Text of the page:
Authors: Sharon Collard, Professor of Personal Finance, University of Bristol Jamie Evans, Senior Research Associate in Personal Finance, University of Bristol
Even before the current cost of living crisis, disabled people were much more likely than non-disabled people to be in poverty and living on inadequate incomes. Now, spiralling living costs are adding to years of financial disadvantage. Our new analysis of YouGov survey data starkly illustrates the situation, showing that three in ten disabled households are in serious financial difficulty.
The UK government has announced several measures that will provide some relief for many, including an energy price freeze and payments totalling £650 for people on means-tested benefits. All households will also receive a £400 reduction in energy bills via instalments spread over six months, and 8 million pensioner households are receiving a separate one-off payment of £300.
This blog post was written by Marilyn Howard, Honorary Research Associate and Doctoral student in the School of Policy Studies, University of Bristol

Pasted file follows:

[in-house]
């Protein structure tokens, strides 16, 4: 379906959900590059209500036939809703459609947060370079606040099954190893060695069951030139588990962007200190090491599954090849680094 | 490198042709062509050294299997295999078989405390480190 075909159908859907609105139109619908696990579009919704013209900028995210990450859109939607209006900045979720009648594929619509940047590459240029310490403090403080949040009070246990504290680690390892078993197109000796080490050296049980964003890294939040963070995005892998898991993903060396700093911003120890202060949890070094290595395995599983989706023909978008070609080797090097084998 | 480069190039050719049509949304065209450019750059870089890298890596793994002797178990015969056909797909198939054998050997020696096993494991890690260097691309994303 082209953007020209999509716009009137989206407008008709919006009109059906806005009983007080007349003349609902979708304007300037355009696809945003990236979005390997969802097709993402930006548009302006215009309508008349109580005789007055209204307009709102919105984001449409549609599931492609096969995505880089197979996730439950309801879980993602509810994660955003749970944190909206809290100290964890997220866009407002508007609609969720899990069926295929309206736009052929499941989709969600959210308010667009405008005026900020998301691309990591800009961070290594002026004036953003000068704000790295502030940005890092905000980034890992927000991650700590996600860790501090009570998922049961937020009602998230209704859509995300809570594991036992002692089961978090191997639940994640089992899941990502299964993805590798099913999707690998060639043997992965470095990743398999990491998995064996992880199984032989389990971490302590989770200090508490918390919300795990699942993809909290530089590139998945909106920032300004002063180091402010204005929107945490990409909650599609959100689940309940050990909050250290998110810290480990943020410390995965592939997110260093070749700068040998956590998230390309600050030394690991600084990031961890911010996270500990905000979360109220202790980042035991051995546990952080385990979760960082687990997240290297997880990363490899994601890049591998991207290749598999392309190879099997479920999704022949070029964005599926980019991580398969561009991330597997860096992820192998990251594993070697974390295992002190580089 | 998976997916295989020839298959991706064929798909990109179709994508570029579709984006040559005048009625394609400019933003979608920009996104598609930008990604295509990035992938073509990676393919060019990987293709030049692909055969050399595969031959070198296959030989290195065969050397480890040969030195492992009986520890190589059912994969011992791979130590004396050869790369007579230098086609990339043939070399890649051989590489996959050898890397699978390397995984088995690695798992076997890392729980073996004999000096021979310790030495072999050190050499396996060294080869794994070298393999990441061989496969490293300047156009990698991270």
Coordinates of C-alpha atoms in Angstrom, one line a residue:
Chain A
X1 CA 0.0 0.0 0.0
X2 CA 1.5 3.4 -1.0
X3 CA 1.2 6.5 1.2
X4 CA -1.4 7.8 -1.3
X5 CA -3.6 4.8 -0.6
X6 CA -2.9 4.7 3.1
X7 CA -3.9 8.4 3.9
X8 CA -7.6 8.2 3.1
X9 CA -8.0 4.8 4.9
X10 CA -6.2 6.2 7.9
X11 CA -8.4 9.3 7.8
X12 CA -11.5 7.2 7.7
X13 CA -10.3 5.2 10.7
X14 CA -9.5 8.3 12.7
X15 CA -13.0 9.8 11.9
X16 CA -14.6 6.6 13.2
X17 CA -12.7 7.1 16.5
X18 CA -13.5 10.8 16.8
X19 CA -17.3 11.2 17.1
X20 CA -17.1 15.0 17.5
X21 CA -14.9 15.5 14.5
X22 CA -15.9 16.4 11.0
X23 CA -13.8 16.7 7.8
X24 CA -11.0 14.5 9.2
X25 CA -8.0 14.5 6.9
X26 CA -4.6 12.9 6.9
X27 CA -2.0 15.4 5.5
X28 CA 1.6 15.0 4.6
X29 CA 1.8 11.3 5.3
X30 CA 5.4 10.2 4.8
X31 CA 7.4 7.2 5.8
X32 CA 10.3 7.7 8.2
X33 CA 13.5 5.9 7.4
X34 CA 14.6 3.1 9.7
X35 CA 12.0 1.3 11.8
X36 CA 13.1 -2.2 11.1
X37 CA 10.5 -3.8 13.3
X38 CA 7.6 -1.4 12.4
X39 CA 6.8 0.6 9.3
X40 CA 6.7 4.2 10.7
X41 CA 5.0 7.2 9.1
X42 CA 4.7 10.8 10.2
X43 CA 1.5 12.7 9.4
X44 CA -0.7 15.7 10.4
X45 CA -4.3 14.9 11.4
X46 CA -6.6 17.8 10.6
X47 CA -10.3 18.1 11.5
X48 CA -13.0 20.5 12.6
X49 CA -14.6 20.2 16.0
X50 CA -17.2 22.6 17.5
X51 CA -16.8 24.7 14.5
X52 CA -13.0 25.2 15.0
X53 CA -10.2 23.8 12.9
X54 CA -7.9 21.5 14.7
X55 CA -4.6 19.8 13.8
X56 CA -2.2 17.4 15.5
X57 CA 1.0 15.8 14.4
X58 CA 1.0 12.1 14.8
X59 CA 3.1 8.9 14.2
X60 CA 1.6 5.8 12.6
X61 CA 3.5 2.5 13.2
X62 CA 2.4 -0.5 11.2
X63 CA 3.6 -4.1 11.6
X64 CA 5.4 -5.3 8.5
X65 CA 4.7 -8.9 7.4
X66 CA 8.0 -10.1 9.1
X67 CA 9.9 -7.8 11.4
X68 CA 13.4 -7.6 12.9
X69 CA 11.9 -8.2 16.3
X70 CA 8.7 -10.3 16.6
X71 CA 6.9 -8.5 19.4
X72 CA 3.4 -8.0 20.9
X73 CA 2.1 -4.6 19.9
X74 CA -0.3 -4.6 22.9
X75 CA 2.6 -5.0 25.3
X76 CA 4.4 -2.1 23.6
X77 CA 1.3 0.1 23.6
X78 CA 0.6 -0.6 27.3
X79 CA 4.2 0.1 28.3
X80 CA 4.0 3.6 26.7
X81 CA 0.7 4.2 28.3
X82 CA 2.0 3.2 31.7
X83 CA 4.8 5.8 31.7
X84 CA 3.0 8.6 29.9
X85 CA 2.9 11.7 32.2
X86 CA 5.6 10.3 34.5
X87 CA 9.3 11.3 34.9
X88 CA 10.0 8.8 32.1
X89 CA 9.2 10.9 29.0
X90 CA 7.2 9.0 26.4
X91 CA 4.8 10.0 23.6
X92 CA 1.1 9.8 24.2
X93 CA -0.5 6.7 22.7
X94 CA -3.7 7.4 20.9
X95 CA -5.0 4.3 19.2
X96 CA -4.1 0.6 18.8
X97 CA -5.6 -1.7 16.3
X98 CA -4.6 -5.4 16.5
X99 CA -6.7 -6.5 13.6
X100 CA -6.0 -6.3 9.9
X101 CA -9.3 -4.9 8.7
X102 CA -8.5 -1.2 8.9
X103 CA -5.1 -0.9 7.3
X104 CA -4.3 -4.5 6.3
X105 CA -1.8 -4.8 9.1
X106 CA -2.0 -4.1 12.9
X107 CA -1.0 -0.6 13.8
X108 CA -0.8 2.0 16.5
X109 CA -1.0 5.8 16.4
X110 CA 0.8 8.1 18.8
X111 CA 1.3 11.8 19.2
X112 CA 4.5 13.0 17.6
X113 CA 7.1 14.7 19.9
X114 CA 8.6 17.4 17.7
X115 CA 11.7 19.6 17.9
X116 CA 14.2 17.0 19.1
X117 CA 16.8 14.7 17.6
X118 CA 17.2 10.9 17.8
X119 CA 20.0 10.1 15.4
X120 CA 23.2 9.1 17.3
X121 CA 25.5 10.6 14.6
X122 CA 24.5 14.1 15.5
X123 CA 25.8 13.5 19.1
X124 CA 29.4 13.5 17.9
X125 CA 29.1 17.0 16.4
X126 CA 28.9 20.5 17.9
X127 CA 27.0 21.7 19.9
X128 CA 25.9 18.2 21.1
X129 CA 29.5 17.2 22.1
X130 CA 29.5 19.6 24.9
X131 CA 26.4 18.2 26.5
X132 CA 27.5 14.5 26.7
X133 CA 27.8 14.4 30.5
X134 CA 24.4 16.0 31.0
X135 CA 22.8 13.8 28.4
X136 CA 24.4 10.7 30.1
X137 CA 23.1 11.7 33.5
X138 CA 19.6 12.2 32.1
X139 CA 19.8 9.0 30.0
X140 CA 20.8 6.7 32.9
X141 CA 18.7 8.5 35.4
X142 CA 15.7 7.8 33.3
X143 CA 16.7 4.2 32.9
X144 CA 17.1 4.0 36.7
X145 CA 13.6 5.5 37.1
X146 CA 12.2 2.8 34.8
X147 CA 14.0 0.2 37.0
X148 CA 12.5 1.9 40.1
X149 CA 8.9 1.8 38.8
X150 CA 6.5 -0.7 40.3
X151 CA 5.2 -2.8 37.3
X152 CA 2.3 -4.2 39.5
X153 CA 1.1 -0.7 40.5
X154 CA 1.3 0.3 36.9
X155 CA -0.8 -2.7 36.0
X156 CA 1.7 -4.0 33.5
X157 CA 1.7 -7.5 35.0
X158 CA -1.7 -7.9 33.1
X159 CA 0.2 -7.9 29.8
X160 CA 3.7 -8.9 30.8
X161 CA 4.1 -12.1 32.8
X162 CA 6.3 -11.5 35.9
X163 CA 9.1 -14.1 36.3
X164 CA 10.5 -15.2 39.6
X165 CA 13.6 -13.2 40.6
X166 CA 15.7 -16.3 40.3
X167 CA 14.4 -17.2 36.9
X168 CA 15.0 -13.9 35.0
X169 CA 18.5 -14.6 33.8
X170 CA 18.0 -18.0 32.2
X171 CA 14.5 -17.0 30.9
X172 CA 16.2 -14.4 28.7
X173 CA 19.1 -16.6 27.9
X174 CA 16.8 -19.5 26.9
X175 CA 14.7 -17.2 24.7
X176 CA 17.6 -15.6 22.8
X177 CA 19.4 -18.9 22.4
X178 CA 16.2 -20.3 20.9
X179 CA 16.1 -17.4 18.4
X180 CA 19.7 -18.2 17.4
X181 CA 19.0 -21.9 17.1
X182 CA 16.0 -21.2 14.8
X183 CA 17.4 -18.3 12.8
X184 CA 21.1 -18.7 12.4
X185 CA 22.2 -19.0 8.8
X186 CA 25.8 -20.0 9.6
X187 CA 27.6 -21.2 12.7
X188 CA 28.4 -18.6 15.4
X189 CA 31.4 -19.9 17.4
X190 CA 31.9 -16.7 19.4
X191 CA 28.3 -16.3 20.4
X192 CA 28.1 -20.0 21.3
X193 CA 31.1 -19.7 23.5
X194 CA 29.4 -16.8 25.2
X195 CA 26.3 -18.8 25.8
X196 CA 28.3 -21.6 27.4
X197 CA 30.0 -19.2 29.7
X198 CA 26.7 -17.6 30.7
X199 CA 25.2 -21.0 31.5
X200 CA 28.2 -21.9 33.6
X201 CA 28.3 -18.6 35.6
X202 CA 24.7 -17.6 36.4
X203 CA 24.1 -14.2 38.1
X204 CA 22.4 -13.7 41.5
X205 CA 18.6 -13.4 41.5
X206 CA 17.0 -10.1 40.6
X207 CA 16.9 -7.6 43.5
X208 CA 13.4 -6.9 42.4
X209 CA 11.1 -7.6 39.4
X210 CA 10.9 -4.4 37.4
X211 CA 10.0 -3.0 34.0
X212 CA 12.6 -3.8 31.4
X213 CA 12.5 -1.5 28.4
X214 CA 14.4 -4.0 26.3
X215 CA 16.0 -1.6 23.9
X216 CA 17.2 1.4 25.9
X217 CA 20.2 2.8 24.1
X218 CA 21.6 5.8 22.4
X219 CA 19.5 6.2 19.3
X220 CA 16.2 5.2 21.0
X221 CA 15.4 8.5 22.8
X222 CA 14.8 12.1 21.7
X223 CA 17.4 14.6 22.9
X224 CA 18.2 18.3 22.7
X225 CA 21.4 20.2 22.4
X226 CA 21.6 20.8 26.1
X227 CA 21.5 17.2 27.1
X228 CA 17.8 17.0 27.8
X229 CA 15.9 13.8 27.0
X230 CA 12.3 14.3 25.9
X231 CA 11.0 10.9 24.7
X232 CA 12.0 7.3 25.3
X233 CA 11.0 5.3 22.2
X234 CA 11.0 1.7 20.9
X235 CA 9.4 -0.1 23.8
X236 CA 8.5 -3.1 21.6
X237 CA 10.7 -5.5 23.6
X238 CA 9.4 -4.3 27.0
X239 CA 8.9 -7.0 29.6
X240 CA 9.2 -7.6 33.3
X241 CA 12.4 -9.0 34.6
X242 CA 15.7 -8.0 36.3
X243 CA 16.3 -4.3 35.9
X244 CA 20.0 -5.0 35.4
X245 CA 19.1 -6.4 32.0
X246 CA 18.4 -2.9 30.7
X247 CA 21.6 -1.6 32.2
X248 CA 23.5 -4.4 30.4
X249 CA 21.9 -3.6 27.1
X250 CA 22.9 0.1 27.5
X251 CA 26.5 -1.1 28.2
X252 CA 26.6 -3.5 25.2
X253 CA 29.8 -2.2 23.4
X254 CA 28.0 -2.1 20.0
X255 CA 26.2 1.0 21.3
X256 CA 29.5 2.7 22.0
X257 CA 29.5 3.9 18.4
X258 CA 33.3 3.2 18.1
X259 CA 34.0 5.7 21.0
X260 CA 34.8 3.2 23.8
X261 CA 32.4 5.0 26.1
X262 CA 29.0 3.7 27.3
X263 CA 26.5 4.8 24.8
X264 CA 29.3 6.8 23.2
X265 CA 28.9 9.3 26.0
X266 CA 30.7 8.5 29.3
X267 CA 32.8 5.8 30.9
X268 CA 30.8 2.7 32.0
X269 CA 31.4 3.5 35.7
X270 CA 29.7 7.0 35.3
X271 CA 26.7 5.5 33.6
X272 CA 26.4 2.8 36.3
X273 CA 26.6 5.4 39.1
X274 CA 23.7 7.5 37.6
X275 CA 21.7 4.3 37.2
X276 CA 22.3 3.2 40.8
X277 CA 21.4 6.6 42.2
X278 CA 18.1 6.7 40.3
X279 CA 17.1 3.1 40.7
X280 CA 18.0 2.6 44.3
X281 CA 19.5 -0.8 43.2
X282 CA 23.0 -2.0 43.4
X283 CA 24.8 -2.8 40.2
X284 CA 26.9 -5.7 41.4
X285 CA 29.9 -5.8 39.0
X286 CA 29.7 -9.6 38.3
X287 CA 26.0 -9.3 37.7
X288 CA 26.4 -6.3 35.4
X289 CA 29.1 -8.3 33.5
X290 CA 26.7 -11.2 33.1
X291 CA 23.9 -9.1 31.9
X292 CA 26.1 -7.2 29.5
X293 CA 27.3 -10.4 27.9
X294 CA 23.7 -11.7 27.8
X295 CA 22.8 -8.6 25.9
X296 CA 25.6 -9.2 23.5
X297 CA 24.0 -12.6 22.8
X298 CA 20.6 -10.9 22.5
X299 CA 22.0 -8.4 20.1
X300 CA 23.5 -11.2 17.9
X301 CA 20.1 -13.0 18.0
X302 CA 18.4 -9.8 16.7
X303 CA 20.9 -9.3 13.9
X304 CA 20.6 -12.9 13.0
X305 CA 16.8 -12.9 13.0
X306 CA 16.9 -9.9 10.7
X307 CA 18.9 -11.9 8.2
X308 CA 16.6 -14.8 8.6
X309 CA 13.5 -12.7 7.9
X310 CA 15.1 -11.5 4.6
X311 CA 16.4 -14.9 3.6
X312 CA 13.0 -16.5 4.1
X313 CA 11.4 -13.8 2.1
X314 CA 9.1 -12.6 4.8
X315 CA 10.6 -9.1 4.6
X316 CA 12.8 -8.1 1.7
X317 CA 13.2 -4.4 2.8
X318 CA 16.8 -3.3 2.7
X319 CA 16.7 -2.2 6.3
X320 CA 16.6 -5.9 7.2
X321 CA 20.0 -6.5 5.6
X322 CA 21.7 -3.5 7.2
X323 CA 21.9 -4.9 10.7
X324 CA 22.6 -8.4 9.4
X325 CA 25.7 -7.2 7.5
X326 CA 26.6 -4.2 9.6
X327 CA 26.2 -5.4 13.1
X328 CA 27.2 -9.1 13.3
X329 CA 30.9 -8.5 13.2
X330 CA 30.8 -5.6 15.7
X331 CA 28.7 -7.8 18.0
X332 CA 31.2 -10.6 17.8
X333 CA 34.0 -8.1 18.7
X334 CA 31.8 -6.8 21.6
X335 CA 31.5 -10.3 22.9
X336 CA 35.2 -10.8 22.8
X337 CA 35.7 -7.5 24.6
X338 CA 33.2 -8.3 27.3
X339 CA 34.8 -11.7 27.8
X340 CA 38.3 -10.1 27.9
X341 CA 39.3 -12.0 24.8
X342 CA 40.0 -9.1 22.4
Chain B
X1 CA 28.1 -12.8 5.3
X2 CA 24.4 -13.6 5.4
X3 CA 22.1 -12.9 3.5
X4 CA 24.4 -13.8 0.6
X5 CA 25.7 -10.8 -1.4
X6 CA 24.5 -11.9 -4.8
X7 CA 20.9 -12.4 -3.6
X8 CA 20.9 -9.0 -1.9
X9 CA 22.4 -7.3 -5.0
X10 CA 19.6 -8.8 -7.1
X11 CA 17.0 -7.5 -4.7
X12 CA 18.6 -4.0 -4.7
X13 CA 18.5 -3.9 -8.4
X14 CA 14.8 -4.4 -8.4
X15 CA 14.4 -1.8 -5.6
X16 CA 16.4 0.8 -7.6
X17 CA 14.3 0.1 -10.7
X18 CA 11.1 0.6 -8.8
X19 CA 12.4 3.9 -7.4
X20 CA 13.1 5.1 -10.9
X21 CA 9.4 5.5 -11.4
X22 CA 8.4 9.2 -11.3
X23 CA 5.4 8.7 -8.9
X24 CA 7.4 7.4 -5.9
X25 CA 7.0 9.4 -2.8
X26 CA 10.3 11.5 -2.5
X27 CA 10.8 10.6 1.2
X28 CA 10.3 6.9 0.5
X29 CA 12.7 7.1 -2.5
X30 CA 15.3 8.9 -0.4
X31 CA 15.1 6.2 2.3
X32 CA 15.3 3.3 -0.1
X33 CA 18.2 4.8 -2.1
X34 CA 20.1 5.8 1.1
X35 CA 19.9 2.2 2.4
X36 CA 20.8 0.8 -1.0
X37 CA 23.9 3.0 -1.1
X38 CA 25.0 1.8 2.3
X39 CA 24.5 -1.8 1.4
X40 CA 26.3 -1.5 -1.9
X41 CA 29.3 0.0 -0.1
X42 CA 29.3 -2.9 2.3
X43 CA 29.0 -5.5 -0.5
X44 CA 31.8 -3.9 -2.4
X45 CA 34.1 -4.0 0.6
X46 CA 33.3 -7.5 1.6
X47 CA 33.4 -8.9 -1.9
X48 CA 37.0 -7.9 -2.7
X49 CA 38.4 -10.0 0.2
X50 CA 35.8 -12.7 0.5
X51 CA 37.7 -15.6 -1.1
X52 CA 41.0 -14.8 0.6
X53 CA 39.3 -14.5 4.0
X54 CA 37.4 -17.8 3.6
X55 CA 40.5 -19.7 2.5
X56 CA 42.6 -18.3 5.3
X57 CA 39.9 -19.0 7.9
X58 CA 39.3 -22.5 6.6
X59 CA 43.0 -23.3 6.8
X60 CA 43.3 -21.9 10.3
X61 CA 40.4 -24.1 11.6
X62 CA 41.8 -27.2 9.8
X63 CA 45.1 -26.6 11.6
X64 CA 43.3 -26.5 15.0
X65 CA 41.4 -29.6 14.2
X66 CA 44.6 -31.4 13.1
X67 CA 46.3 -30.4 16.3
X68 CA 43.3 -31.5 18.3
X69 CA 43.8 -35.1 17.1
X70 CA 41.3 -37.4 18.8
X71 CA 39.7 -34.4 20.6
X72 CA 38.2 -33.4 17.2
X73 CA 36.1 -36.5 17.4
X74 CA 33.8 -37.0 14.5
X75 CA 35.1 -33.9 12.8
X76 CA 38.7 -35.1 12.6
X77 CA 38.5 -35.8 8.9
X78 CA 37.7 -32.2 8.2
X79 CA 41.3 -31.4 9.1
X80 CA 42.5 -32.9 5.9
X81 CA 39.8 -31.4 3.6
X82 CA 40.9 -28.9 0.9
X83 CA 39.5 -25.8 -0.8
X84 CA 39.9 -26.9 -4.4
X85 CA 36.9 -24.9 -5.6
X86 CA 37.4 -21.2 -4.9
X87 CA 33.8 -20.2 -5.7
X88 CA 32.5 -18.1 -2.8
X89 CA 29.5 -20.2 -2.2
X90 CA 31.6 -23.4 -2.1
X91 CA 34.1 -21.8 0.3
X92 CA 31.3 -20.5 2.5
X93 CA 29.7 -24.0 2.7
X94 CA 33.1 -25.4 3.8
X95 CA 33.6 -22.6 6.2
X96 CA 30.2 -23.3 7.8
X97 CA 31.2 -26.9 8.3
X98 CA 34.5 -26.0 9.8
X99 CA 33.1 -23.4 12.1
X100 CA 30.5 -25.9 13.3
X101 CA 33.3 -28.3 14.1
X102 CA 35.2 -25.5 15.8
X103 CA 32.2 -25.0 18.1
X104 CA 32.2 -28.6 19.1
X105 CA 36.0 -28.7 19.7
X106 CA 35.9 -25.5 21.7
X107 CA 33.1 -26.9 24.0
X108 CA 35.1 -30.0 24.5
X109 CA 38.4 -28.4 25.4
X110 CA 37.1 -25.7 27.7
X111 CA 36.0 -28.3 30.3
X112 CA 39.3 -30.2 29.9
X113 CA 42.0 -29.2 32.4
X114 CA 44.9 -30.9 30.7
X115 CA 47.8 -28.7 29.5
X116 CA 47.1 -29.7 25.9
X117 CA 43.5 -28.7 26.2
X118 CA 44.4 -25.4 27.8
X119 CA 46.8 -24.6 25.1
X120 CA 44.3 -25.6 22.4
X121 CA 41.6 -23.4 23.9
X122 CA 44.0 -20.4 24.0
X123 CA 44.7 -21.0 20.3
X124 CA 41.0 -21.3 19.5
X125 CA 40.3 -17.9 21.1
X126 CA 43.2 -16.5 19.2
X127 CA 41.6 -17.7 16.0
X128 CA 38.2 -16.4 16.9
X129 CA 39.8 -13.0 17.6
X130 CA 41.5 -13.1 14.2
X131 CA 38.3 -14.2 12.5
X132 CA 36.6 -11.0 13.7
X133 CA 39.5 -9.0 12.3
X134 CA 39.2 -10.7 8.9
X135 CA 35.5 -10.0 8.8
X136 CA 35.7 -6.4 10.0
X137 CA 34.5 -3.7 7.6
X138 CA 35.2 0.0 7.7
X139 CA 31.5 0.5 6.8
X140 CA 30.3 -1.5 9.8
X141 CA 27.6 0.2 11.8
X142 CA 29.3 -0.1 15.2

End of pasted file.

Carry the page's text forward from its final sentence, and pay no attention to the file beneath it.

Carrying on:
Couples living together are often assumed to share income and manage finances jointly. This assumption underpins means-tested benefits, which treat a couple as if they were one unit, so that one partner’s income and assets affects the couple’s overall benefit entitlement.
Summarising existing research into money management and control in a briefing for the Women’s Budget Group , Marilyn Howard from the University of Bristol, and Fran Bennett from the University of Oxford, use these insights to explore the implications for how social security benefits are designed and delivered.
In all the hype that has surrounded its Libra currency, Facebook has been able to distract attention away from an important issue. Libra is being hyped as Facebook’s bitcoin but it’s really a proposal for a global payments system. And that system will be controlled by a small and exclusive club of private firms. Continue reading →